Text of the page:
published: 16.12.2013, 12:46 | updated: 16.12.2013 13:17:22
Prague - The coalition agreement of the nascent Czech centre-left government generally corresponds to the trade union policy, but it does not clearly say how the finances to cover the planned changes would be gained, CMKOS umbrella union leaders told journalists today.
"The coalition agreement moves in a direction that corresponds to the direction of the CMKOS policy," CMKOS deputy chairman Vaclav Picl said.
"This has been the best coalition pact of the last 23 years," Josef Stredula, head of the strongest trade union KOVO, said, referring to the whole post-communist era following the 1989 Velvet Revolution.
But Stredula said a number of issues still needed to be dealt with, such as the energy concept.
The Social Democrats (CSSD), the Christian Democrats (KDU-CSL) and the ANO centrist movement released the programme of their coalition pact on Friday. The three parties will start the talks on the composition of their potential government today.
The union leaders especially welcomed the planned increase in the minimum wage, the abolition of private pension schemes (second pillar of pension system) and more support to families with children.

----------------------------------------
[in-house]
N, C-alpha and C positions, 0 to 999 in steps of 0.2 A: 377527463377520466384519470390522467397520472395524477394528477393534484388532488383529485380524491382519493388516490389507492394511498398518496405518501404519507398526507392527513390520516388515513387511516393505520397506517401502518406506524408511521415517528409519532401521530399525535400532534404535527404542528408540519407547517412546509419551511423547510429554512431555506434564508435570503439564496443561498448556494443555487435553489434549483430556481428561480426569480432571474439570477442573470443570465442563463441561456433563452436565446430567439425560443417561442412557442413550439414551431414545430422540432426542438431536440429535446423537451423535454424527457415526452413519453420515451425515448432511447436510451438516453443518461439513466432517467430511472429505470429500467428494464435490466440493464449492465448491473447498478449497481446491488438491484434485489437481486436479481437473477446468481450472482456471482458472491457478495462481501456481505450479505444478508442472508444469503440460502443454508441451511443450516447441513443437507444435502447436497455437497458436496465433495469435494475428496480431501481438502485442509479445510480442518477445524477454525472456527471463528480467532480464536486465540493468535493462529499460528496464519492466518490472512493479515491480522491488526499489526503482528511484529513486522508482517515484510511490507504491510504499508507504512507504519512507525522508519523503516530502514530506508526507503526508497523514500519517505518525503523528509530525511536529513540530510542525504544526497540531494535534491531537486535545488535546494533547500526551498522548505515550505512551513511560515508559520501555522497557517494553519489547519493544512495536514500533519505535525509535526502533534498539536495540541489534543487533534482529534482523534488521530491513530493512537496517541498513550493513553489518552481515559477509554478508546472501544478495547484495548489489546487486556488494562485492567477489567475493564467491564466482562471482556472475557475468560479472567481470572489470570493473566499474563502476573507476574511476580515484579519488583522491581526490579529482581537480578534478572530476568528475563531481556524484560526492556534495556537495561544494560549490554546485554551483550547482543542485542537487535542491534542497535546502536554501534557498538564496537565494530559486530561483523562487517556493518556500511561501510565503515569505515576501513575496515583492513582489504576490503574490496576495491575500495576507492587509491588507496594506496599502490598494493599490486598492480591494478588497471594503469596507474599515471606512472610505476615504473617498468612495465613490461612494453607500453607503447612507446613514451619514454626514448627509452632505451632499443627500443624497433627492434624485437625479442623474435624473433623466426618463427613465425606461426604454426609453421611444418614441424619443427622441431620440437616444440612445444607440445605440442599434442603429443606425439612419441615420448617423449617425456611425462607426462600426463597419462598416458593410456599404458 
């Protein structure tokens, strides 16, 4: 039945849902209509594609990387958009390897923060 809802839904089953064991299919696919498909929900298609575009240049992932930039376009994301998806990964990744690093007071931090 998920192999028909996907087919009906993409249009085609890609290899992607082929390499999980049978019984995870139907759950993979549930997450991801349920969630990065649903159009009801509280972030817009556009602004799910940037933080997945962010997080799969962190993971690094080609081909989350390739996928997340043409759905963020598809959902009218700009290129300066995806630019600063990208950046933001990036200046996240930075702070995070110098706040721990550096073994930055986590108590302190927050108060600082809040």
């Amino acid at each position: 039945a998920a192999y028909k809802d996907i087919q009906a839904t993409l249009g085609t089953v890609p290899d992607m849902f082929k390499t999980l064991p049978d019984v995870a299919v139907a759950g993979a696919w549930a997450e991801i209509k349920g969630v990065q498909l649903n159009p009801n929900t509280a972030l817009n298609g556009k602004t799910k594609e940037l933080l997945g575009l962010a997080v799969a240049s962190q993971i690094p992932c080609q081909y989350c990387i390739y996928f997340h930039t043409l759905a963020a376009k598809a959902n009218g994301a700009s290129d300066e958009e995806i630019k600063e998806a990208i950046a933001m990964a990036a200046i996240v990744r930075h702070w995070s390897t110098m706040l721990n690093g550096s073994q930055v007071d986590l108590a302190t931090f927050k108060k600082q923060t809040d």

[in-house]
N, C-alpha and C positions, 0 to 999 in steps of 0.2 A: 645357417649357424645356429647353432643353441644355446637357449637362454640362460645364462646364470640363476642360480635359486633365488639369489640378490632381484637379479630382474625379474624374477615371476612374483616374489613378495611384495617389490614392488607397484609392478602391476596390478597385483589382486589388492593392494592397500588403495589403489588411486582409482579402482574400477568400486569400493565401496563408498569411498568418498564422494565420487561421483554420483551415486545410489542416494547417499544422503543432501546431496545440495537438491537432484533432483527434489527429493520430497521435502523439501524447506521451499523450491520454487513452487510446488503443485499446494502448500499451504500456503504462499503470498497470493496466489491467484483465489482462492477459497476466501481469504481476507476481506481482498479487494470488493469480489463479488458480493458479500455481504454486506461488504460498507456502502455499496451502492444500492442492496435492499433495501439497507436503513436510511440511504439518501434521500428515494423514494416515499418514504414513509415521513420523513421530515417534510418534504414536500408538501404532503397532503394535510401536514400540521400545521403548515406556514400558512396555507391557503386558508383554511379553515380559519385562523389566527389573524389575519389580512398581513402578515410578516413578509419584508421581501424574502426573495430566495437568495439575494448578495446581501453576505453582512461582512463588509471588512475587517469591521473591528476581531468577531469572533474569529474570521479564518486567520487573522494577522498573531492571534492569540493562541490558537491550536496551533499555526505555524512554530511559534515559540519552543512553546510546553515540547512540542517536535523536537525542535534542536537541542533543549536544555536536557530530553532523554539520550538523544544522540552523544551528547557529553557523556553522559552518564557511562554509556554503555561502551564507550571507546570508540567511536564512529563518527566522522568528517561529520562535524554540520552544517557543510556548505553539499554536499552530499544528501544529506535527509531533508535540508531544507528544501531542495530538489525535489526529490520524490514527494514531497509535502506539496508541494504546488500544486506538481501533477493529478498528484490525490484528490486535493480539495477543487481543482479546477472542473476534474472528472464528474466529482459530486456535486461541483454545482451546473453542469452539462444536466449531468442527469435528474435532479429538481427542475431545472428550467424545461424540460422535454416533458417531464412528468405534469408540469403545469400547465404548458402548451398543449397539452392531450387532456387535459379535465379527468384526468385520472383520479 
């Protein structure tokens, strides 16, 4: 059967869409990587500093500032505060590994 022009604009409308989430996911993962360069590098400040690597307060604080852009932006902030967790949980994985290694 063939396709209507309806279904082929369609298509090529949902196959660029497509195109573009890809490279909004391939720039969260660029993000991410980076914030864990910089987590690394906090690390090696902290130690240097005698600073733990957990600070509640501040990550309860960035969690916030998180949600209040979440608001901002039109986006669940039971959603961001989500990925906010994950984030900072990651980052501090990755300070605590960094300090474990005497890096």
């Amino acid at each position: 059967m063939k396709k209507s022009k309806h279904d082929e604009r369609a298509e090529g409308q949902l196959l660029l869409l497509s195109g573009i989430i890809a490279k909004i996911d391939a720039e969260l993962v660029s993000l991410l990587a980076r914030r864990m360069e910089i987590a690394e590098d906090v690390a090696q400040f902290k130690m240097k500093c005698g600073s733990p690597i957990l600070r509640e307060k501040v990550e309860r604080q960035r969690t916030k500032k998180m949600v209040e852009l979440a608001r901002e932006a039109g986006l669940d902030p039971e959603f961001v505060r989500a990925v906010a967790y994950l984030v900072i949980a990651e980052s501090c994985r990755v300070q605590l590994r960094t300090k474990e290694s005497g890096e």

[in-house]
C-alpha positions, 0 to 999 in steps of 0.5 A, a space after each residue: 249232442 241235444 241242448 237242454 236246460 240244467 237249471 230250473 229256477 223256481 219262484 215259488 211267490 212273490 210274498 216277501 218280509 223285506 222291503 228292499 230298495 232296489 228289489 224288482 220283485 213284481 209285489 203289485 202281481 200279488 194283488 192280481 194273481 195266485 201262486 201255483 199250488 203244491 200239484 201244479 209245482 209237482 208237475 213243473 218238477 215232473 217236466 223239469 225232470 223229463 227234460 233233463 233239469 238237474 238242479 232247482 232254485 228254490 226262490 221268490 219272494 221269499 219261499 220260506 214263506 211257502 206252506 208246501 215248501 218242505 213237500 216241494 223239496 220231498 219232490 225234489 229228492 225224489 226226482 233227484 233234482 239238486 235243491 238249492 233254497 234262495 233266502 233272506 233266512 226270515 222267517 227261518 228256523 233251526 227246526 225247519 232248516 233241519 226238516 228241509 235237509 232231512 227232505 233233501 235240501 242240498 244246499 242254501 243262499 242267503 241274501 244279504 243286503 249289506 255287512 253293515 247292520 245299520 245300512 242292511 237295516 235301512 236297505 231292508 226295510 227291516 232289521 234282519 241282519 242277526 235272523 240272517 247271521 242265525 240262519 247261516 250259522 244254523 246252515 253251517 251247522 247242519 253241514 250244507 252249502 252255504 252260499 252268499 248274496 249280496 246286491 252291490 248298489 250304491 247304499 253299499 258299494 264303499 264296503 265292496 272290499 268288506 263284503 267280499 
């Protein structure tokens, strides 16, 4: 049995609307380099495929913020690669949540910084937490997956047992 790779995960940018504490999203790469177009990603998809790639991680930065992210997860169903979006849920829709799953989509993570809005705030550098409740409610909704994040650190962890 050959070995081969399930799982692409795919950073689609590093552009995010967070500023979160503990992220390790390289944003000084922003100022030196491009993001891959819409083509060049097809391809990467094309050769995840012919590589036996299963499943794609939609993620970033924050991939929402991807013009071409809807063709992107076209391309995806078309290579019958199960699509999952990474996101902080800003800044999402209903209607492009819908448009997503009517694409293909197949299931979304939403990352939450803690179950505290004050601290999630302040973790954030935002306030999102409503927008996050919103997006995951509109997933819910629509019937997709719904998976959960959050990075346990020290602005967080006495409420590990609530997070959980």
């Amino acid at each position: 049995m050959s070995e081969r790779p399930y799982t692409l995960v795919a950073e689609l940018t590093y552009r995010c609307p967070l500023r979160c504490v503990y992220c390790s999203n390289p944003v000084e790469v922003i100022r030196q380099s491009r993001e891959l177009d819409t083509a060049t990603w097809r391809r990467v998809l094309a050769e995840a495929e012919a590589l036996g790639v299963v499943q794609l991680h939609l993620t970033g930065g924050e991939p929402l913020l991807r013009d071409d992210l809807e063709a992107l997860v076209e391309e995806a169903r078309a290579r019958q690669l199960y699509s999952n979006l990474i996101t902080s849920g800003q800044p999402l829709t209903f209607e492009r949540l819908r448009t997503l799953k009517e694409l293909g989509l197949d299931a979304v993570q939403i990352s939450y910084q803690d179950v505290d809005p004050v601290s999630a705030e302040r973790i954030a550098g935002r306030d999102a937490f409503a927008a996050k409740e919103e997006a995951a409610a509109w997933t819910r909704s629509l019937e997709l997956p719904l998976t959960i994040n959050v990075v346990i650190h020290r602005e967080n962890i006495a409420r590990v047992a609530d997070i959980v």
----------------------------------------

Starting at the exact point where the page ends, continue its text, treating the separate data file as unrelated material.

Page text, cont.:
Picl said the unions praised the effort at food self-sufficiency, pro-growth measures, the idea of social solidarity and the plans related to employment.
"Economic growth is our main priority," he said.
The CMKOS pointed out that the coalition agreement does not clearly set the revenues and expenditures of public budgets, which poses the risk of the state not being able to cover the costs related to all the planned changes because the agreement pledges to keep the budget deficit under 3 percent of gross domestic product (GDP), which is a condition for the euro zone membership.
The revenues are mostly based on savings in state administration, CMKOS said, indicating that the desired savings may not be achieved.
Czech financial analysts also noted that it seems rather unclear where the forming government would find the money to meet its promises when it did not plan to raise taxes.
According to the 50-page coalition agreement, no taxes will change in 2014 and any planned tax changes would be discussed in public. As of 2015, the coalition plans to increase the taxes imposed on gambling introduce a lower VAT rate on books, medicines, diapers and baby food, which would be funded by a special tax on telecoms, utilities and banks. Tax reliefs for people with children and higher pensions are to be introduced as of 2015.
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